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Flaybrick: New plans for Victorian cemetery

A partnership between Wirral Council and Historic England is bringing fresh hope for the future of Flaybrick Memorial Gardens, one of England’s most important Victorian garden cemeteries.

The council, with £8,000 of grant funding from Historic England, has appointed leading conservation architects Purcell with Southern Green to prepare a Conservation Management Plan for the cemetery.

The specialists were appointed this January, and will work with the Friends of Flaybrick and the wider community to look at the present-day needs of the entire cemetery, from trees to landscape design to graves. Their work may even reveal hidden stories about the multi-layered history of the cemetery.

Armed with this management plan, which will be completed by the summer, Wirral Council and partners will be able to make informed decisions about Flaybrick’s future and secure its removal from the Heritage at Risk Register.

Flaybrick has a special place in the hearts of local people. Opened in 1864 to the designs of Edward Kemp, Superintendent of Birkenhead Park, it is the final resting place of over 100,000 people from the Wirral area and beyond, including Kemp himself. The cemetery’s significance is recognised by its Grade II* listing on the Register of Historic Parks and Gardens.

The cemetery’s centrepiece is the pair of unusual linked Anglican and Non-conformist Chapels, built on a grand scale by Liverpool architects Lucy & Littler. Burials at Flaybrick stopped in 1975. The Roman Catholic Chapel was demolished, and the surviving chapels became disused and fell into disrepair. By the 1980s their roofs and central spire had been removed for safety. They were fenced off and a target for vandalism. Flaybrick was added to the Heritage at Risk Register in 2011. The Register lists all heritage sites which are vulnerable and in danger.

Urgent repairs to the derelict cemetery chapels started in autumn and are continuing apace, with scaffolding slated to come down this spring. Conservation specialists Grosvenor Construction have been on site since summer, overseen by leading conservation architects Purcell.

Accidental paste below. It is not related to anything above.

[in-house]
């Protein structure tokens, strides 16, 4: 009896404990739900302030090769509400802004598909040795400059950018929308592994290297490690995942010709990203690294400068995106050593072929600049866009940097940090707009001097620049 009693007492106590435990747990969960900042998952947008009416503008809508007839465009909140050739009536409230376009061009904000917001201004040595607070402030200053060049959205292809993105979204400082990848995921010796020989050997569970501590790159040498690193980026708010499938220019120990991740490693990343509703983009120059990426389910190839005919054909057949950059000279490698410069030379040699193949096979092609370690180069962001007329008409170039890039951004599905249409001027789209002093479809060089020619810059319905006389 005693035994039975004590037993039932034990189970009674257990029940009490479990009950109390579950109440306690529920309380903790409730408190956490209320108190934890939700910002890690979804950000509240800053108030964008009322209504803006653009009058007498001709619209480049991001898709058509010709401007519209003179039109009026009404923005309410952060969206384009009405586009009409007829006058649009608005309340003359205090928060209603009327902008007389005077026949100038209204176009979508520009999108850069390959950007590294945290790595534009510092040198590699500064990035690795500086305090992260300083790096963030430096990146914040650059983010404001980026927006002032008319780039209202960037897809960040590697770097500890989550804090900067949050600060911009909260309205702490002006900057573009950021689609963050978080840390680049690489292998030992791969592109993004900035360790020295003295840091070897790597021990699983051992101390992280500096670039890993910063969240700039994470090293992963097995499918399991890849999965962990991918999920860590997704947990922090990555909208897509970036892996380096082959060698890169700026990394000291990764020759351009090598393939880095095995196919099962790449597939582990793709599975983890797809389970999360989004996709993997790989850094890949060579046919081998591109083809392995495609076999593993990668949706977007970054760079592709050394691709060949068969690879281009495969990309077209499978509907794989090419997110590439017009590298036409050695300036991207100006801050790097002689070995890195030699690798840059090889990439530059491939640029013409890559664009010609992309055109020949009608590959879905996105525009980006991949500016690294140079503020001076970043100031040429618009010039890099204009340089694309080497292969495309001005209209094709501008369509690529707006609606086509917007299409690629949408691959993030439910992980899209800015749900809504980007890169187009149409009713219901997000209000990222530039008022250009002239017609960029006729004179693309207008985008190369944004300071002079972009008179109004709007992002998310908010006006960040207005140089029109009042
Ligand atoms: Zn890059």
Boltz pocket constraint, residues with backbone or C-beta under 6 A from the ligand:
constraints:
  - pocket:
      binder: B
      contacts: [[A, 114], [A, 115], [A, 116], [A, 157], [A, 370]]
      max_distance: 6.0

High on the scaffold, with views out to the Mersey, they have been working tirelessly to stabilise the chapel walls to prevent collapse and repairing stonework and carvings which have been hidden for over 30 years.

Fallen masonry is being preserved in the hope that the stones may eventually be reused. The work, costing £325,000, is being jointly funded by Wirral Council and Historic England.

Cllr Jerry Williams, Wirral’s Heritage Champion said: “We believe that Flaybrick is one of the finest locations of funerary architecture in Britain. We are working with Historic England to make the chapels safe once again, which we feel will go a long way to improving public perception and appreciation of this important location.

“We are going to be working with the community, the Friends of Flaybrick Memorial Gardens and Historic England on a Conservation Management Plan that will help to preserve Flaybrick for the future.”

Historic England’s Principal Heritage at Risk Adviser Charles Smith said: “We are delighted to be supporting Wirral Council in delivering this repair project to the Victorian cemetery chapels, and producing the Conservation Management Plan. Flaybrick Memorial Gardens has an important place within the local community but also helps tell the story of this area’s history. We look forward to working with both the Council and the Friends of Flaybrick to improve its long-term management and are aiming towards getting it removed from the Heritage at Risk Register.”